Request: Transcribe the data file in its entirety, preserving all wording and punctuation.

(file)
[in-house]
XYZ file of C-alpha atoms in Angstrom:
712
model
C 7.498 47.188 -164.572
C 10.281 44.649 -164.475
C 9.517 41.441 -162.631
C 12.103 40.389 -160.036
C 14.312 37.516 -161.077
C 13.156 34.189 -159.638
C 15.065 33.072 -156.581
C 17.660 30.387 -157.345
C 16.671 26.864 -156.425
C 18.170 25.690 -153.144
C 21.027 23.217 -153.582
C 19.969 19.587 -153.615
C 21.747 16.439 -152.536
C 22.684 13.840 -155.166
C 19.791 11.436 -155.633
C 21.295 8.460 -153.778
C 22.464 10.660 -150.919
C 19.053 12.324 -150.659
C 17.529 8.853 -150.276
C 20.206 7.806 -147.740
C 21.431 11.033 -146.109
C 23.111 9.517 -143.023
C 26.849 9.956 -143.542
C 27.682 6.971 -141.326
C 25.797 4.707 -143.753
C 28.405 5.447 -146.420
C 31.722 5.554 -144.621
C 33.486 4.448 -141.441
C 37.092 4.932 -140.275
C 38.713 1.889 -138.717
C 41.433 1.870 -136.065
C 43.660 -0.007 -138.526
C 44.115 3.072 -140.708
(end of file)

[in-house]
XYZ file of C-alpha atoms in Angstrom:
712
model
C 7.498 47.188 -164.572
C 10.281 44.649 -164.475
C 9.517 41.441 -162.631
C 12.103 40.389 -160.036
C 14.312 37.516 -161.077
C 13.156 34.189 -159.638
C 15.065 33.072 -156.581
C 17.660 30.387 -157.345
C 16.671 26.864 -156.425
C 18.170 25.690 -153.144
C 21.027 23.217 -153.582
C 19.969 19.587 -153.615
C 21.747 16.439 -152.536
C 22.684 13.840 -155.166
C 19.791 11.436 -155.633
C 21.295 8.460 -153.778
C 22.464 10.660 -150.919
C 19.053 12.324 -150.659
C 17.529 8.853 -150.276
C 20.206 7.806 -147.740
C 21.431 11.033 -146.109
C 23.111 9.517 -143.023
C 26.849 9.956 -143.542
C 27.682 6.971 -141.326
C 25.797 4.707 -143.753
C 28.405 5.447 -146.420
C 31.722 5.554 -144.621
C 33.486 4.448 -141.441
C 37.092 4.932 -140.275
C 38.713 1.889 -138.717
C 41.433 1.870 -136.065
C 43.660 -0.007 -138.526
C 44.115 3.072 -140.708